By Jonathan Spicer and Howard Schneider
RIVERWOODS, Ill./CHATTANOOGA, Tenn. (Reuters) – Another clutch of U.S. Federal Reserve policymakers said on Wednesday they would be cautious about raising interest rates without getting better a handle on how growing risks to an otherwise solid U.S. economic outlook could play out.
After months of tumult in the stock market, presidents of four of the 12 Fed regional banks said they wanted greater clarity on the state of the economy before extending the central bank’s rate hike campaign any further.
Three of the four, Charles Evans of Chicago, Eric Rosengren of Boston, and James Bullard of St. Louis, are voting members this year on the Federal Open Market Committee, the bank’s policy-setting panel.
Bullard has long been critical of the Fed’s rate increases, begun in December 2015, but the caution from Evans and Rosengren is new, even if they both believe growth will remain solid and rates will probably need to rise more.
The fourth president, Raphael Bostic of Atlanta, said there was no urgency to raise rates further at this juncture.
The remarks from the four come less than a week after Fed Chairman Jerome Powell eased market concerns that policy makers were ignoring signs of an economic slowdown. Powell said he was aware of the risks and would be patient and flexible in policy decisions this year.
Rosengren on Wednesday used those same two adjectives, while Evans said he would be “cautious.”
The new tone comes after the U.S. stock market dropped precipitously in the fourth quarter of 2018, suffering its worst December performance since the Great Depression. Other signs of tightening financial conditions surfaced as well, including a sharp slowdown in issuance of corporate bonds.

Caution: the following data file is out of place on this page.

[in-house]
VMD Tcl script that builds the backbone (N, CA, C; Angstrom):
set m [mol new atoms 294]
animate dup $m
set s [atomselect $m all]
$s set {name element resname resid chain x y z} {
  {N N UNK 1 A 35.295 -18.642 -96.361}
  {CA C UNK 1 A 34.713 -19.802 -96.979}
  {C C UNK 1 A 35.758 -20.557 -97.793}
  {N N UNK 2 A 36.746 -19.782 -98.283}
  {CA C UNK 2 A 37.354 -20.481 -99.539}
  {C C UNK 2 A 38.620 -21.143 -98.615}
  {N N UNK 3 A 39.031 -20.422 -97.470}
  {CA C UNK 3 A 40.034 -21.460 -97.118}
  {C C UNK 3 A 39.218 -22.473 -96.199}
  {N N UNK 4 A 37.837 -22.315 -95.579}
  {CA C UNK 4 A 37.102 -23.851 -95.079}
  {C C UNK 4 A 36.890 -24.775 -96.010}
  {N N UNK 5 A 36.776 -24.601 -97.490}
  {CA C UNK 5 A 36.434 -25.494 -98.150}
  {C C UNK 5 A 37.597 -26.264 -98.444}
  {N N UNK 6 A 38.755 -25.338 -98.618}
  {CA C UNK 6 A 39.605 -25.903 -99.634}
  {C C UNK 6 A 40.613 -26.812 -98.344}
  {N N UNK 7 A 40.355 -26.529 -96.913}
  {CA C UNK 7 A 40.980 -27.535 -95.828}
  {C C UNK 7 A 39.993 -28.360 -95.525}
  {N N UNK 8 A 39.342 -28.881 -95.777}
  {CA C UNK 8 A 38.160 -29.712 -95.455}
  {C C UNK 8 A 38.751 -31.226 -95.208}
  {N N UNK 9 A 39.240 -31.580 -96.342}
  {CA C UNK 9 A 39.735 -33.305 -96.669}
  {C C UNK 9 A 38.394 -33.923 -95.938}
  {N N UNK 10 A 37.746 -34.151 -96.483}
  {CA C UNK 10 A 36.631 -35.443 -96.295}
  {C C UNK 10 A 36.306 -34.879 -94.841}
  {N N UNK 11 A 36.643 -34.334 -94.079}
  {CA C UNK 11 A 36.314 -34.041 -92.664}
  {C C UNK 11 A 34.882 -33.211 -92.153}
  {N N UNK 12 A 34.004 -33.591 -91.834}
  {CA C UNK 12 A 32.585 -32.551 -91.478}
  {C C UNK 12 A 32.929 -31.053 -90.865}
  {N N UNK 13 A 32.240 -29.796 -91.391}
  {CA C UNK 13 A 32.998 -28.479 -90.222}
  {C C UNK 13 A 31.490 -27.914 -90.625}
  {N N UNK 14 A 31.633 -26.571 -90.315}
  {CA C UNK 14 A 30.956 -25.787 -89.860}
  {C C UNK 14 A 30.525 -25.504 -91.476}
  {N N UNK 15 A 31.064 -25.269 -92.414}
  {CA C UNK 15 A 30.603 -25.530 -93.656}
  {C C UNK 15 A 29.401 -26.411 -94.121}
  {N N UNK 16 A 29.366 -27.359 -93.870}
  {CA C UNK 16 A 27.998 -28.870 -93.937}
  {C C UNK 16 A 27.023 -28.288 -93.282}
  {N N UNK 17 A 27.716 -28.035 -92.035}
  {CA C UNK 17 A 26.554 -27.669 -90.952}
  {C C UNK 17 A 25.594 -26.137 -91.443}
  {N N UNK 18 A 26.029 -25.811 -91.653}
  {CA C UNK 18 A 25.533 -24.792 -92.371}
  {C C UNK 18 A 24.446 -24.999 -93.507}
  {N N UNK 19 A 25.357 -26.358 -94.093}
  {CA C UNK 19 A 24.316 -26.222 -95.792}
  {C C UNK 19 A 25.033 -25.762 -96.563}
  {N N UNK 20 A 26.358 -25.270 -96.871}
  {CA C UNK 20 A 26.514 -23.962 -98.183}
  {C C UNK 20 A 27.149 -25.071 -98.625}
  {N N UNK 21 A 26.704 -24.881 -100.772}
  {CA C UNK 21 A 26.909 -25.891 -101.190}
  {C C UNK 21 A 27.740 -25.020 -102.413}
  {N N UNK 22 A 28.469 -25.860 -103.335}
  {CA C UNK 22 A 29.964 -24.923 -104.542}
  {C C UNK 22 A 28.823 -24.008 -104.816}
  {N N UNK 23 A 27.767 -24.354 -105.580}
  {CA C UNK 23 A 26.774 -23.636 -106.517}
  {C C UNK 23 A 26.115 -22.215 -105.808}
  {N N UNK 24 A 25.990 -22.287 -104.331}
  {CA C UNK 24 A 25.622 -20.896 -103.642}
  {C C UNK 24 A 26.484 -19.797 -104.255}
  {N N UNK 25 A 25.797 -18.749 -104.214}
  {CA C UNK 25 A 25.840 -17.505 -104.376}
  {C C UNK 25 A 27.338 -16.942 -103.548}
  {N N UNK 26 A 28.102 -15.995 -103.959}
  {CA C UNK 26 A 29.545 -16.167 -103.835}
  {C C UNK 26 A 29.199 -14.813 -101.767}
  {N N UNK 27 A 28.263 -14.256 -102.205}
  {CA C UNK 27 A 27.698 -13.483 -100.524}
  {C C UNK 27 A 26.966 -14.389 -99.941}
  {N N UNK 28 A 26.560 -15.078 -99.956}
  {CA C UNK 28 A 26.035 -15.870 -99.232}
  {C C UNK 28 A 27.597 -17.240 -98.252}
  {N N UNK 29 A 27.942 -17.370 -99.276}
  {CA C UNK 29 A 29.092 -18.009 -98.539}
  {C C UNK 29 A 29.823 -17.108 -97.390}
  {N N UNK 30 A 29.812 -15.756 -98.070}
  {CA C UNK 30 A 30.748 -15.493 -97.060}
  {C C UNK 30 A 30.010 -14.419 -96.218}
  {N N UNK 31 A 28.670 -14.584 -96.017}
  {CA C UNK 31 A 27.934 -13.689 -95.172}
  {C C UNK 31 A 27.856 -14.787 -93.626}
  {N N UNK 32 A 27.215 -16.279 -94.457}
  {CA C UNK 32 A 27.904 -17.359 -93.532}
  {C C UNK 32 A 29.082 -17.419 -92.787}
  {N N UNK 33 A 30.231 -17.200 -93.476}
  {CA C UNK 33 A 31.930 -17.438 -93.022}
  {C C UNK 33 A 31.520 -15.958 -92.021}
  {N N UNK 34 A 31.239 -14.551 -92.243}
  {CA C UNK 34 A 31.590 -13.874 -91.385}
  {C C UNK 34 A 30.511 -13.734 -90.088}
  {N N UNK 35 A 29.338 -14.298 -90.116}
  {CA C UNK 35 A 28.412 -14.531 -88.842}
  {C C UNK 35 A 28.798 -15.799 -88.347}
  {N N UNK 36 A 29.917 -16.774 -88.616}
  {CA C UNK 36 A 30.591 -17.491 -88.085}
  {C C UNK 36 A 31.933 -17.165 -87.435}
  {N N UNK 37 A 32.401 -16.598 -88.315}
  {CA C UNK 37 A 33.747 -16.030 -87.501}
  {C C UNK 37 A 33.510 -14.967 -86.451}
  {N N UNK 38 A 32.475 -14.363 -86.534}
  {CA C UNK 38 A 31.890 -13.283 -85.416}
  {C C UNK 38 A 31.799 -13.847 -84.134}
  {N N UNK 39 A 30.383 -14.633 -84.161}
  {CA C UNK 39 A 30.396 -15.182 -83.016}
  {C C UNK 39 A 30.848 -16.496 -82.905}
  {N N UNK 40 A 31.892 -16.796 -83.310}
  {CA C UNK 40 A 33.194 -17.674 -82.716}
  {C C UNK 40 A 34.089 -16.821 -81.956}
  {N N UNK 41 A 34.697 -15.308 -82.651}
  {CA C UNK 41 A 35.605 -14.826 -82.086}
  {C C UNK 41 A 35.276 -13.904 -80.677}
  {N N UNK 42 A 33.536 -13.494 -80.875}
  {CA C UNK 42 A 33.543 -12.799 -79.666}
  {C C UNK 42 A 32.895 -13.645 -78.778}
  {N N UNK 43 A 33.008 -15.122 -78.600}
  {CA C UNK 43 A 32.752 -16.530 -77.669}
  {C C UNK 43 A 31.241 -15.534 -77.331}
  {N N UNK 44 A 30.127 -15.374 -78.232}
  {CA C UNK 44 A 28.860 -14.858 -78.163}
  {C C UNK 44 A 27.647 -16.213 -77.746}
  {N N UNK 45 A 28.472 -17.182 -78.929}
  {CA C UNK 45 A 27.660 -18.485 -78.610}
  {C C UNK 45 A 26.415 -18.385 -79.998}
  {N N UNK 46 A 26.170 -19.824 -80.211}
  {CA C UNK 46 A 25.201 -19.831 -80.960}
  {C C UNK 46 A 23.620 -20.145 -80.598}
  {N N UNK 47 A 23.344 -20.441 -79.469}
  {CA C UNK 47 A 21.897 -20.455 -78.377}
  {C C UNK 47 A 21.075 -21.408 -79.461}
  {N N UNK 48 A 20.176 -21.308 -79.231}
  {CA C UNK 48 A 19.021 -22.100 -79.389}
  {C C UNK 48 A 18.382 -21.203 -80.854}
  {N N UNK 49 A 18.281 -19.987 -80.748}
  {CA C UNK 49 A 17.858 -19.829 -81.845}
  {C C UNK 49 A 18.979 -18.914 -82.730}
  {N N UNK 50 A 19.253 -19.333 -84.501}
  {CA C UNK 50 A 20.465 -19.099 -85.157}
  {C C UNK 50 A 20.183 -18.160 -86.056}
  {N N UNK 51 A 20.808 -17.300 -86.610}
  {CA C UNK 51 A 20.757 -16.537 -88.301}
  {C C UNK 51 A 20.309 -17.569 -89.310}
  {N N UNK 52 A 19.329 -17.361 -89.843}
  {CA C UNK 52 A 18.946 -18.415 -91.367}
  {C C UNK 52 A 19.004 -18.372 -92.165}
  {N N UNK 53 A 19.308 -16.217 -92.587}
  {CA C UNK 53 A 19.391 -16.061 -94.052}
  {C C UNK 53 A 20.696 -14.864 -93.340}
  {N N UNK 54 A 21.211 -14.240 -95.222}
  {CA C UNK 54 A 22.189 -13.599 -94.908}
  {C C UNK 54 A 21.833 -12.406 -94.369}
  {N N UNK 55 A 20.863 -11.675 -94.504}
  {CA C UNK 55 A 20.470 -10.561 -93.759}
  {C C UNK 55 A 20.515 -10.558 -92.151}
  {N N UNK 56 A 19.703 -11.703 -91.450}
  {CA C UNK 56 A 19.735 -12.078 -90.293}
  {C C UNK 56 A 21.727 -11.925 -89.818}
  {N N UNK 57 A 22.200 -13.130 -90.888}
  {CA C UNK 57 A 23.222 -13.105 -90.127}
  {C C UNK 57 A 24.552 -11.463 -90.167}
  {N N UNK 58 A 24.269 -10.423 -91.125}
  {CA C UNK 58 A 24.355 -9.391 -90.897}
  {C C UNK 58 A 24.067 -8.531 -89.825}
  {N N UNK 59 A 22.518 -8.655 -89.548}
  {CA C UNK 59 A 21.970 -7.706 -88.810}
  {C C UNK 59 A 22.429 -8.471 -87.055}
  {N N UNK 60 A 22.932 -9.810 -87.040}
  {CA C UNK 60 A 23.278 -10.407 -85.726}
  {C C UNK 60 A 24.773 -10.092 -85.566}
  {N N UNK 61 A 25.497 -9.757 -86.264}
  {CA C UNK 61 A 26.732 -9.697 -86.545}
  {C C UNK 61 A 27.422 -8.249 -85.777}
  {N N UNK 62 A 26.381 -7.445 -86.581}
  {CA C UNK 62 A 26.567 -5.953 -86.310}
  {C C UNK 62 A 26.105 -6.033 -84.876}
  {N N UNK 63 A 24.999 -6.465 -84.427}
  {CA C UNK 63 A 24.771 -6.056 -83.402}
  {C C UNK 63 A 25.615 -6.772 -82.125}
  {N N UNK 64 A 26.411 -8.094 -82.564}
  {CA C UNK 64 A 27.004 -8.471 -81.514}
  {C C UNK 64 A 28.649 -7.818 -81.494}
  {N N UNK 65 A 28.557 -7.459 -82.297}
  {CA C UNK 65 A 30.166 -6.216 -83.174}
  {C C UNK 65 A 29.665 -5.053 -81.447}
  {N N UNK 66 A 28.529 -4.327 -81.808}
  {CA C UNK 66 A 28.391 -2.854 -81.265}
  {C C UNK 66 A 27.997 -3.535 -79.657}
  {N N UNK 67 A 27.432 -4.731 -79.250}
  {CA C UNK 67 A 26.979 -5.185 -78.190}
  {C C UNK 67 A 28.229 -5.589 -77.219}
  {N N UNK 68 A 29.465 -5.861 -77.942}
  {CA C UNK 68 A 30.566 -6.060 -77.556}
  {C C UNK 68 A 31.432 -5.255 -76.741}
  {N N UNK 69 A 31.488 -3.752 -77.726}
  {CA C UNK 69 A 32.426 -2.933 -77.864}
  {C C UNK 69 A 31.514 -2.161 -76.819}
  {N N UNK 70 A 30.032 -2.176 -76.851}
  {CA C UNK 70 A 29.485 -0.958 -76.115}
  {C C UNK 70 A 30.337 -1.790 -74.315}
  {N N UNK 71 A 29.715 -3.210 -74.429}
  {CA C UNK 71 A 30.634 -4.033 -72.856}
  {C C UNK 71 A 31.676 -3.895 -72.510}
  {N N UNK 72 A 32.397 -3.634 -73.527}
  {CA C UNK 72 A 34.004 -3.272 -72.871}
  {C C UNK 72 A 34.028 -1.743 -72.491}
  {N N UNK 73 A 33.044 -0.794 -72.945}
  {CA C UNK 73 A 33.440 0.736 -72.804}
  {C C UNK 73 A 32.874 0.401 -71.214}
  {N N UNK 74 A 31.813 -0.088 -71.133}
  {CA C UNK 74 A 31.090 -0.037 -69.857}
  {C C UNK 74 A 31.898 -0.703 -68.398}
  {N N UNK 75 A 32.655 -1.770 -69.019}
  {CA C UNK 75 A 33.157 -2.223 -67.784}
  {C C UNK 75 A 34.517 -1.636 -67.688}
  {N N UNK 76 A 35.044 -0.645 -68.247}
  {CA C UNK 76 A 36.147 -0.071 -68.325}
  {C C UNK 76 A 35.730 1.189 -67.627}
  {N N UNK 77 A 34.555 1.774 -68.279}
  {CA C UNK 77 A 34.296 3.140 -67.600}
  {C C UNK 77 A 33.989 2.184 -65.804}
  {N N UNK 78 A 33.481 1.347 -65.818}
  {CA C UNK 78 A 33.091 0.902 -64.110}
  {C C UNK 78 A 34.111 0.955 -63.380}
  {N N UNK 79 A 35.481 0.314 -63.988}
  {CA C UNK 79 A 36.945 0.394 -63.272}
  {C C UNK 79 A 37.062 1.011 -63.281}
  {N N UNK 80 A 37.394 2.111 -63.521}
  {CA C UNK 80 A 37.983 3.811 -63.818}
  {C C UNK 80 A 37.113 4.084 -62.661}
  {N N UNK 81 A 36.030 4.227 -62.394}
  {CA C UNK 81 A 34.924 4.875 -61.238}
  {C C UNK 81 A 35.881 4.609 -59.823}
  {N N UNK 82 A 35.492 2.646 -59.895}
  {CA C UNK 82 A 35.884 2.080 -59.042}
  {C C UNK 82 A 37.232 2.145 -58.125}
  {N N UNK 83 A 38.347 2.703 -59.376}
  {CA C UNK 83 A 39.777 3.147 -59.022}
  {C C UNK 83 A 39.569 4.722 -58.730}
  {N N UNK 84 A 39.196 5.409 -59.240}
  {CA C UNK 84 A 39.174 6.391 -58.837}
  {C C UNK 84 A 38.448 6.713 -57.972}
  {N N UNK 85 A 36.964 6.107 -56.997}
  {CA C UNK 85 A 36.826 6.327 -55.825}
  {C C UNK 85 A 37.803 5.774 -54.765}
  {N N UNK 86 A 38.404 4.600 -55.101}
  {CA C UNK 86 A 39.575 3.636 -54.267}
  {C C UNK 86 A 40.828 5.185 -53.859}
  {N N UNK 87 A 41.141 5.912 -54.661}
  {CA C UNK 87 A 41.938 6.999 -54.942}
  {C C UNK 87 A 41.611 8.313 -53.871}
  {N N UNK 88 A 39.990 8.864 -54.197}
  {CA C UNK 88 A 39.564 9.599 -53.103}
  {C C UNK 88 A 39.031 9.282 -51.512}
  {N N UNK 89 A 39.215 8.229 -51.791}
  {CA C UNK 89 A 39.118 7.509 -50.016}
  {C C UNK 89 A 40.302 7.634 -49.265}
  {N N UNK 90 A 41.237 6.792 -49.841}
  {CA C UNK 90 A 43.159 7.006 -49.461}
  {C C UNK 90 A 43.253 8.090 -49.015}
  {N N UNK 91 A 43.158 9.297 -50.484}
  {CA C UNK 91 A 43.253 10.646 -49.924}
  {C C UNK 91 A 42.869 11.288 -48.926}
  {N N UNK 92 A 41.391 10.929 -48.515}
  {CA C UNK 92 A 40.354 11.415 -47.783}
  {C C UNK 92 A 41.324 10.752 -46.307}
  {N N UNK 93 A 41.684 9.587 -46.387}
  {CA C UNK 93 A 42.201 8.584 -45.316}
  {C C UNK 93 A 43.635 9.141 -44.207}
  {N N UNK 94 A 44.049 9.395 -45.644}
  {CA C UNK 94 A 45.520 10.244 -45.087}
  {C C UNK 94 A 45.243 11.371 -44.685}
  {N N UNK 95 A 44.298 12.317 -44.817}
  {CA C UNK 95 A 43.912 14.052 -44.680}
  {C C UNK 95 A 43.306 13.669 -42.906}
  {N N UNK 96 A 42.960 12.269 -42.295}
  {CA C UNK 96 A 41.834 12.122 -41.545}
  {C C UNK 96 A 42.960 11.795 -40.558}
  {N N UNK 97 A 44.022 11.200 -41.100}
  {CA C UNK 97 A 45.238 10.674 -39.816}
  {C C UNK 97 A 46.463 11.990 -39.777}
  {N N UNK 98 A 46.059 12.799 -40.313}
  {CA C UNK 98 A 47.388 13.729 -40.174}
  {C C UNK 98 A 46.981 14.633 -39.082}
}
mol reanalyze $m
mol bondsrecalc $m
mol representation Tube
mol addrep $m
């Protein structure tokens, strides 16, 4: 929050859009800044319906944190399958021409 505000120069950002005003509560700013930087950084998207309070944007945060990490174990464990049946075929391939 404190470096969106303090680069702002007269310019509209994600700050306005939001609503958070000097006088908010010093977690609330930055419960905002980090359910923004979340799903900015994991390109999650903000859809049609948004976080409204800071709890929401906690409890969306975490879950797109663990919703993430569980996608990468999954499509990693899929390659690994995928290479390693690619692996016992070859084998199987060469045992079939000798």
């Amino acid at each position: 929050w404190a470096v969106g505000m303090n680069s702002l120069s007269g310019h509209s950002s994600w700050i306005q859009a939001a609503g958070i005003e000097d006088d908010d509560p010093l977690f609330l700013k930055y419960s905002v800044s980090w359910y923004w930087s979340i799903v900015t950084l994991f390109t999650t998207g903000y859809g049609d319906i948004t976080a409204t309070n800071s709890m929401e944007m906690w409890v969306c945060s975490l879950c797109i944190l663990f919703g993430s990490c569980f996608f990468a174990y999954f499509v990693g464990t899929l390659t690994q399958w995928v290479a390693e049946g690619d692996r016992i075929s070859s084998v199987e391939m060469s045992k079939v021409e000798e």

Short-term U.S. interest-rate futures are now pricing in less than a 2 percent chance of a rate hike this year, and traders see a one-in-four chance of a rate cut by next January.
That stands in stark contrast to forecasts from the Fed released after the central bank’s fourth 2018 rate hike in December. Those forecasts called for two more rate hikes this year.
Evans has been among the most vocal backers of gradually tightening U.S. monetary policy, and after a speech in Riverwoods, Illinois, on Wednesday told reporters he still believes the Fed will need to deliver three more rate hikes this year.
But, in his first public comments since November, he nodded to an array of “tough-to-read” factors highlighted by the recent market selloff, but penciled in a forecast for reasonably good U.S. growth and employment in 2019 and beyond.
Rosengren similarly said he expects solid growth this year and said he suspects financial markets are “unduly pessimistic.” But in a break from speeches last year, when he emphasized the risks of allowing unemployment to stay below sustainable levels for too long, Rosengren on Wednesday emphasized risks that could impinge on growth, and said he was taking on board the cautionary signals from falling stock markets.
“There should be no particular bias toward raising or lowering rates until the data more clearly indicate the path for domestic and international economic growth,” Rosengren told the Boston Economic Club. “I believe we can wait for greater clarity before adjusting policy.”
Bullard, meanwhile, told the Wall Street Journal that while the Fed had “a good level of the policy rate today,” there was no rush to push them higher.
Minutes from that meeting will be released later on Wednesday and could shed more light on how policy makers assessed the economy as they agreed to raise rates and, at that time, projected two more increases in 2019..
Overall, that marked the ninth increase of a quarter percentage point since December 2015, when the Fed began lifting interest rates from near zero, where they had been since the financial crisis in 2008.
Atlanta Fed President Raphael Bostic, who earlier this week said the Fed was likely to need at most a single rate increase this year, on Wednesday elaborated on that view as driven by conversations with business executives, who say they have become more defensive in preparing for slower growth by paying down debt and holding off on new plans.
Those conversations “are not consistent with the business sector ramping up,” Bostic said in remarks prepared for delivery to the Chattanooga Area Chamber of Commerce. Bostic, who backed all four rate hikes in 2018 as an FOMC voter, does not have a policy vote on the panel this year.
(Reporting by Howard Schneider in Chattanooga and Jonathan Spicer in Chicago; with reporting by Ann Saphir in San Francisco and Trevor Hunnicutt in New York; Writing by Dan Burns; Editing by Chizu Nomiyama)